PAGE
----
Sense of Place Drives the ‘Come-Back Kids’

It’s easy to take for granted the lifestyle and career possibilities available here in the Rockford area. But to these “boomerangers” or “come-back kids,” coming home was a conscious choice – one made all the easier by Rockford’s growing sense of identity.

Growing up, Tiana McCall dreamed of becoming like Clair Huxtable, the TV mom from “The Cosby Show” – a successful, college-educated career woman in a big city.

Twenty years later, McCall is living her dream, but with an unexpected turn. She’s making it in her hometown of Rockford.

Alli Bernardi dreamed of landing in Chicago, but fate brought her back to Rockford. And then, it led her to Dallas before she came home for good.

Call them “boomerangers” or “come-back kids,” or call them crazy (some do), yet plenty of young people are finding it’s not only possible, but preferable to make a successful career and an idyllic lifestyle in their hometown.

“Just because you return home does not mean that you’ve failed in any other place that you’ve lived,” says McCall. “Returning home is not a failure.”

That Rockford natives want to return home is just one signal that Transform Rockford is making an impact in its strategic plan for the region’s self-renewal. There’s a growing “sense of place” around Rockford, and with it, a renewed reputation – among locals and out-of-towners alike.

But in the late 1990s, it was a different story. McCall wanted out. It was through a YMCA program targeting black youths that she saw her ticket. On a college tour, she fell in love with Clark Atlanta University, a historically black college in Atlanta, Ga.

Born the fifth of six children to parents from the South, McCall was the first in her immediate family to reach college. It was an eye-opening experience.

“You see a lot of achieving African-Americans in every walk of life in Atlanta,” she says. “Business owners, college presidents, doctors, athletes, nerdy scholars, a majority of the newscasters. It showed me that we can do anything if we have an opportunity.”

Following graduation in 2001, McCall spent two years establishing herself in Atlanta. And then Rockford called.

When Bernardi graduated from Augustana College in 2009, she quickly jumped into Rockford’s budding downtown scene, even choosing an apartment off Whitman Street.

“My parents said, ‘You’re moving where?’” she recalls. “I had a lot of friends who were like, ‘You live where? Are there a lot of guns?’ Are you kidding me?”


Bernardi jumped right into the early City Markets and Dinner on the Dock nights at Prairie Street Brewhouse. Around 2012, her employer announced it was leaving Rockford, and Bernardi saw a chance to advance her career with the large, national company. She left for Dallas.


Her new home put Bernardi amidst resort-like apartment complexes, numerous recreational opportunities and a busy arts scene. It was all fun, but she found it easy to get lost in the shuffle and felt a constant pressure to “keep up with the Joneses.” And what she saw in the corporate world was discouraging.

“Of the women I saw in the higher-level corporate roles, none of them had a work-life balance,” she recalls. “A lot of them never had kids or a family. You’d be getting emails from them on a Saturday night. That’s not a life I’m interested in.”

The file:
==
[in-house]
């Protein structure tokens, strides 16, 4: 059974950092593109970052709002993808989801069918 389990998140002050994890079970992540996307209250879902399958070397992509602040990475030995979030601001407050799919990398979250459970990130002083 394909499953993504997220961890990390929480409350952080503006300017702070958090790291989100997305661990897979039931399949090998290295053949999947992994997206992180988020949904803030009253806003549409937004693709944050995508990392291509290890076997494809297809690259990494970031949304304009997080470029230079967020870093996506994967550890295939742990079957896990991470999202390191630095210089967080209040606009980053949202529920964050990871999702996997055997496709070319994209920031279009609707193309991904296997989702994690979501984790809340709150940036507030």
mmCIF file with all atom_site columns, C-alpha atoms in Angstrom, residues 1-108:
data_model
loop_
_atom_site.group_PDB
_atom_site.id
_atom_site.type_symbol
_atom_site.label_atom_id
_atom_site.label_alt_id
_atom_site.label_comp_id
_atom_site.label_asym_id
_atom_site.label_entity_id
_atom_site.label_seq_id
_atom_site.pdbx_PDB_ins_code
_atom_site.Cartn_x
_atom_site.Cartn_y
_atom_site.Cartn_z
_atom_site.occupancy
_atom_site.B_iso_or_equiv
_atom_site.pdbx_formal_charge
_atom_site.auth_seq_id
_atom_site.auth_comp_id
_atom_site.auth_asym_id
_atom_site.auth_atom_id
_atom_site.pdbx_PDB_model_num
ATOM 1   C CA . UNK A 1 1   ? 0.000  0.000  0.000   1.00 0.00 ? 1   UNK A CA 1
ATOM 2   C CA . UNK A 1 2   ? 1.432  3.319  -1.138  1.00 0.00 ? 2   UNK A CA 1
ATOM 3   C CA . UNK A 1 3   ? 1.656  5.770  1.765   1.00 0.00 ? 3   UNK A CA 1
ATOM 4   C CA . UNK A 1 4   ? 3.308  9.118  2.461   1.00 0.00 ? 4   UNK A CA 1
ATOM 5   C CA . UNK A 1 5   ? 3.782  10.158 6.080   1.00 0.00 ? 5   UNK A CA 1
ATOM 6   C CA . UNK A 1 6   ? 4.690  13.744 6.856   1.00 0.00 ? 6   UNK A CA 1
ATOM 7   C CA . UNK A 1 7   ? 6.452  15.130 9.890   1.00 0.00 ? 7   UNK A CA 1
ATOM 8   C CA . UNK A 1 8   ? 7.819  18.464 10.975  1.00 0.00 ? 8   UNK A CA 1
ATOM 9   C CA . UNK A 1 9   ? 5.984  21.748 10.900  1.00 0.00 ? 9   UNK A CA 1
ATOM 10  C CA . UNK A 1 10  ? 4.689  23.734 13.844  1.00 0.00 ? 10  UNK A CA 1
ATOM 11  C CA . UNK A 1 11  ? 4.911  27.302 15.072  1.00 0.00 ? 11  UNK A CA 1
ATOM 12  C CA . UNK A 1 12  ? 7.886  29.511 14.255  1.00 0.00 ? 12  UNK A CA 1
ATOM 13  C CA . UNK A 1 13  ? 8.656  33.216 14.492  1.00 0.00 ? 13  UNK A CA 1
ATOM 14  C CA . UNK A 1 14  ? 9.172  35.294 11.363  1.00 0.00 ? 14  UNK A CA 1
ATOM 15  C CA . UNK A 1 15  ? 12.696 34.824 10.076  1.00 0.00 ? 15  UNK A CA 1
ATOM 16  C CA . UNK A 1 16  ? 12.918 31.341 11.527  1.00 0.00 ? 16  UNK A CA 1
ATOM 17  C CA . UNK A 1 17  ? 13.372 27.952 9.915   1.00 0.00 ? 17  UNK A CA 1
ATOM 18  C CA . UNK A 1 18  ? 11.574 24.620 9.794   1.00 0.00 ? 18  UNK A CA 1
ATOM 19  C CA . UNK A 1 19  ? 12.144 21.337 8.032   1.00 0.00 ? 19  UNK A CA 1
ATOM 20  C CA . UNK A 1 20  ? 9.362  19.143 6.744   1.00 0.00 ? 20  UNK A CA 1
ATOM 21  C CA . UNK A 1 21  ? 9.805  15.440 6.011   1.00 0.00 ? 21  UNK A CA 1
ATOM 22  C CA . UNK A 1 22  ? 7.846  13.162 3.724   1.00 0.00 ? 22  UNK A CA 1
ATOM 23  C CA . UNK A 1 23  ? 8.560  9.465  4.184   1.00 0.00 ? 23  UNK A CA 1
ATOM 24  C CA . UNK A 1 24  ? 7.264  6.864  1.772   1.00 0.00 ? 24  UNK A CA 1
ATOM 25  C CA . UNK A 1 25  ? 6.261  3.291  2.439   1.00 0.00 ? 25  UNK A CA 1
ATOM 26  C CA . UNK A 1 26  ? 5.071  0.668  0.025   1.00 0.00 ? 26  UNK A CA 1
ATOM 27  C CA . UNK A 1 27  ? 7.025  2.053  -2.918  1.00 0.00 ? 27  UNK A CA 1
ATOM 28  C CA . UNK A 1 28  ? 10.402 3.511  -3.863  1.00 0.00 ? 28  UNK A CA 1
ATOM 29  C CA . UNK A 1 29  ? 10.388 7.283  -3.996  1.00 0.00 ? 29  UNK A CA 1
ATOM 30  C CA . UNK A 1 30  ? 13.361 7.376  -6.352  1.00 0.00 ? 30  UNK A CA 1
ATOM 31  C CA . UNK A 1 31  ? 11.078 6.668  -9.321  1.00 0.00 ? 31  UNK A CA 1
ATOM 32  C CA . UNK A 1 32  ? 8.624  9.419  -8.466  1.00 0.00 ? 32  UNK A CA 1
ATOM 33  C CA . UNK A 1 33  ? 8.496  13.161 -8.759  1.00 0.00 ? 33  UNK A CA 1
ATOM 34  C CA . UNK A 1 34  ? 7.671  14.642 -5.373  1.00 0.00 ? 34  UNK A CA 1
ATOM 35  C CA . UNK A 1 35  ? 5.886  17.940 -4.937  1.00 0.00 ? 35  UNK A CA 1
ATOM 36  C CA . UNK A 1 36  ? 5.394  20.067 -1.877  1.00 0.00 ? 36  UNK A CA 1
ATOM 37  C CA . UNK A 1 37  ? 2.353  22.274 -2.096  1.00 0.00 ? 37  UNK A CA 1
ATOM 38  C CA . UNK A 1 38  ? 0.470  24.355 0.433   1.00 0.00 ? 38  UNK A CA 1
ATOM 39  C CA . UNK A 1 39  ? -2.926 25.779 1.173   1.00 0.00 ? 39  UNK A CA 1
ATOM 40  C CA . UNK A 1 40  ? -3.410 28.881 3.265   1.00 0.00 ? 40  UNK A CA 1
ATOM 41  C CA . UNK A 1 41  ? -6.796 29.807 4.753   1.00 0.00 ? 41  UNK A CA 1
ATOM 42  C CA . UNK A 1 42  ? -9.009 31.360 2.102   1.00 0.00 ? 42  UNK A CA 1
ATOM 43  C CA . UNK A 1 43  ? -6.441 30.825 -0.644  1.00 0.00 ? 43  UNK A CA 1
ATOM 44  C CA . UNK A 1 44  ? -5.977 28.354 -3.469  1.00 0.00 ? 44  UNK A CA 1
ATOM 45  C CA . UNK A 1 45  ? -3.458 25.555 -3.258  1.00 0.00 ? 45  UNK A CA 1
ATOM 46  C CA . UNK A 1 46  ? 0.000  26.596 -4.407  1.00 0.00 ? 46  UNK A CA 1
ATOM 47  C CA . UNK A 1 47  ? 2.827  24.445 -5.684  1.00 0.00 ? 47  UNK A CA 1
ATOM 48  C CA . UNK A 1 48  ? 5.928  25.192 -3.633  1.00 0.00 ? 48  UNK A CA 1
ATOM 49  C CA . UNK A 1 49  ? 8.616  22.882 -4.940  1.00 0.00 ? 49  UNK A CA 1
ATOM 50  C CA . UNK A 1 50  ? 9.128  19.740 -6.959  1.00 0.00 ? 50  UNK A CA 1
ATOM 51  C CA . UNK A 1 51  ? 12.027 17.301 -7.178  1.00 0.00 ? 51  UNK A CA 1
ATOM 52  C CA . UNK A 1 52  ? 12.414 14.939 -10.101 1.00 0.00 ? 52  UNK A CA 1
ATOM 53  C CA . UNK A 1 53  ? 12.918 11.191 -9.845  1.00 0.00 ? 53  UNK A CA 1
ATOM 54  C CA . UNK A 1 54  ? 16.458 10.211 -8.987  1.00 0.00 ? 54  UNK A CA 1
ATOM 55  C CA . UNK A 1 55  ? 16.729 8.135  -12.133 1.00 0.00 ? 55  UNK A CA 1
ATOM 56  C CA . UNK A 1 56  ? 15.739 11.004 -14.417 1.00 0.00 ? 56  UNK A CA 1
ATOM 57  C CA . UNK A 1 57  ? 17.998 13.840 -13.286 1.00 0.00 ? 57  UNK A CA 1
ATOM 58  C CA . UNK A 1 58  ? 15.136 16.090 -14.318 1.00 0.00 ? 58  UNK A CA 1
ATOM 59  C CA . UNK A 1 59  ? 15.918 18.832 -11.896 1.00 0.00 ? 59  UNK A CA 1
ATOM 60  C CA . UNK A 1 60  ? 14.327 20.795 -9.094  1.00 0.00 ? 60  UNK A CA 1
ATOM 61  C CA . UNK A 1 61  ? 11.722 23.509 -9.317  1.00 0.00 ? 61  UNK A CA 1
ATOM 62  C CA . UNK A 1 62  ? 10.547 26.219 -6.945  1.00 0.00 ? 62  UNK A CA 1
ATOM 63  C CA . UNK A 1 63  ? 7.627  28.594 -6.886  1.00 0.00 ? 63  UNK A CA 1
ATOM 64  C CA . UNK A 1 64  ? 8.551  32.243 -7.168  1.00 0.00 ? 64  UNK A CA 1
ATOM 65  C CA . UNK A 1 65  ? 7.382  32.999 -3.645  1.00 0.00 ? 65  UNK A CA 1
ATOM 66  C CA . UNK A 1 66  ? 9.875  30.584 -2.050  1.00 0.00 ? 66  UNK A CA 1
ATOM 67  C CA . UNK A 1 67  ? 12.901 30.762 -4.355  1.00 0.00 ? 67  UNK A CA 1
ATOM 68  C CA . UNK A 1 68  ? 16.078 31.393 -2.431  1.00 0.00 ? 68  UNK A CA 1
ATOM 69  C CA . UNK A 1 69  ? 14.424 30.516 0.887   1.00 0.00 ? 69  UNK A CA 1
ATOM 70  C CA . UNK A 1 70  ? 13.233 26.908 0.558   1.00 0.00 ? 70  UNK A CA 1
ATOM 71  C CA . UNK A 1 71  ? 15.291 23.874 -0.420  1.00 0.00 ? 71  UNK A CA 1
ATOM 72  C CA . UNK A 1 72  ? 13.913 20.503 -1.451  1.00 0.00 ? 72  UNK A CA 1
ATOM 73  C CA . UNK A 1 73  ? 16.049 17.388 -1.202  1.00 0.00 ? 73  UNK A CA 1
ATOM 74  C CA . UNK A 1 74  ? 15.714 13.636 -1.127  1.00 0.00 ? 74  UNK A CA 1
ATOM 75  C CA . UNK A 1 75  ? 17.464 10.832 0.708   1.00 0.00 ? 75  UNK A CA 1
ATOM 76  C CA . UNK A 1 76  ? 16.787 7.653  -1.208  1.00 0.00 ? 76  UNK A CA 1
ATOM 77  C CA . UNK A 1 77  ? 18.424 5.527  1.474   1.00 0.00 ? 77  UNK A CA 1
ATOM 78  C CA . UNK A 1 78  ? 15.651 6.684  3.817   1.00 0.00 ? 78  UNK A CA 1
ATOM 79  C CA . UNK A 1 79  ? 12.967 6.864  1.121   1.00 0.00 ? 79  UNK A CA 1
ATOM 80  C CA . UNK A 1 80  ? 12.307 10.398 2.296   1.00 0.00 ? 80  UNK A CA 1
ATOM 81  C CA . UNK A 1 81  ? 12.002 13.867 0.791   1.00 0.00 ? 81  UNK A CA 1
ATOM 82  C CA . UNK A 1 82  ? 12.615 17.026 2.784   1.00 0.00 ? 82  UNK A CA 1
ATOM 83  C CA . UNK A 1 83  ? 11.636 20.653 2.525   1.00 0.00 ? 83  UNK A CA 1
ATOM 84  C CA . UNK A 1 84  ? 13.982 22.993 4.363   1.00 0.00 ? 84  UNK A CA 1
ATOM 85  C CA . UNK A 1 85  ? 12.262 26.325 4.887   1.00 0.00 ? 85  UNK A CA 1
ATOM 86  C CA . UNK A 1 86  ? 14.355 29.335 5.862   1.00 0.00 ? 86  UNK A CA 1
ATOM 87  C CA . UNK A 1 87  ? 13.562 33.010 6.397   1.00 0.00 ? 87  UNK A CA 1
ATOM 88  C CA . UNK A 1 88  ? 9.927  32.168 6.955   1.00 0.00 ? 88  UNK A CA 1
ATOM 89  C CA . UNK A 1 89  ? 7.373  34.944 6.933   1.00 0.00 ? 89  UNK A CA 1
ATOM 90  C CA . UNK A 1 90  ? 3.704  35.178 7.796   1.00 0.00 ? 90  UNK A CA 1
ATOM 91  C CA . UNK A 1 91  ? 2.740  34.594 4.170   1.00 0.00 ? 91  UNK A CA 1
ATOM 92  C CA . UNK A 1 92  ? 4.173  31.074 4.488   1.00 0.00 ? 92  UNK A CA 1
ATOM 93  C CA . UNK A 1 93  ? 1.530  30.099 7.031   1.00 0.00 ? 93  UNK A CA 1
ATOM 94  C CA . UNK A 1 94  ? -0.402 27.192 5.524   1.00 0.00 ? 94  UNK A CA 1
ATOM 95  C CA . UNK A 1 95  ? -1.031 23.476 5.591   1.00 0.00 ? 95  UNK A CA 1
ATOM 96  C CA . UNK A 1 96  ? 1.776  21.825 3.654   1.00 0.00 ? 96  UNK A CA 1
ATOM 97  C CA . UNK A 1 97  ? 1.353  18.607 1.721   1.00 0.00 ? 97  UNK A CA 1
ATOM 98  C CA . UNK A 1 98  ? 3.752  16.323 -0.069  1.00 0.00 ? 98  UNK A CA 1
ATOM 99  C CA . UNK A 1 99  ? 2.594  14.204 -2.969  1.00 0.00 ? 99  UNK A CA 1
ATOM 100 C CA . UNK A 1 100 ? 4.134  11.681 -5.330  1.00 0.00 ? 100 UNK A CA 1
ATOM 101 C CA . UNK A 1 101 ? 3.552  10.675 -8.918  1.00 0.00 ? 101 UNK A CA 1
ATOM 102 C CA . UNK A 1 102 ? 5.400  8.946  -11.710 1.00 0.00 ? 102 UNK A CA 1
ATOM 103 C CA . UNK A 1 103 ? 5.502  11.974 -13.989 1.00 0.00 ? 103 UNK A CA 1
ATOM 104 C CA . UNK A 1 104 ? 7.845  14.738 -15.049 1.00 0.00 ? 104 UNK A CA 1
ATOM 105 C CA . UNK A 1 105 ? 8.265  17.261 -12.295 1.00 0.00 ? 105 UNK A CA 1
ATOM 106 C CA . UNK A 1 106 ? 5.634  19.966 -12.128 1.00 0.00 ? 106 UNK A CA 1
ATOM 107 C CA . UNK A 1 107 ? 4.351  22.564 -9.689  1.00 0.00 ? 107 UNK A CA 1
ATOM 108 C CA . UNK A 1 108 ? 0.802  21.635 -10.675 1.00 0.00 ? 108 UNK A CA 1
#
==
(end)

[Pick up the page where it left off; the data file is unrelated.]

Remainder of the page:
In 2017, Bernardi’s father offered her a chance to return to Rockford and join the firm he co-owns. Alli jumped at the chance.

“I bought a house, sight-unseen,” she says, laughing. “Kind of crazy, but I knew exactly what neighborhood I wanted to be in.”

Unlike Bernardi, McCall’s homecoming in 2003 drew confusion. “Every conversation was, ‘What are you doing back here? Why would you leave Atlanta? You’re crazy doing this,’” she says.

But she wasn’t deterred. Following the example of her mother, an ardent advocate for their far west-side neighborhood, McCall volunteered prolifically.


“I would start jumping into things that I felt were important to the African-American youth and the community,” she says. “I started volunteering. I went to Rockford University and got my MBA, and then continued on choosing places of employment and different community activities to work toward the betterment of Rockford.”

Today, she’s still taking youths on college tours, even bringing her 16-year-old son and 8-year-old daughter. She became Winnebago County’s first African-American County Clerk in 2018 and this past December was named the Chief Strategic Initiatives Officer for the county board administration. The 40-year-old is determined to be a role model.

“My goal is to expose students to different educational and career opportunities,” she says. “It’s not just exposing them but letting them see that whatever they aspire to be is attainable.”

Bernardi’s homecoming coincides with an increasing number of millennials returning home. The 32-year-old enjoys the “little bubble” she’s found in her neighborhood.

“When people are like, ‘I’m bored, there’s nothing to do here,’ I’m like, ‘You don’t know what’s going on here,’” Bernardi says. “I guarantee you could find something cool to do almost every night.”

McCall doesn’t worry about whether her children will boomerang back to Rockford someday. If they do, she’ll have only encouragement.

“A lot of people questioned my motives and said you’re crazy for coming back,” she says, “but I just began cutting them off and saying, ‘I’m needed here in my community.’”

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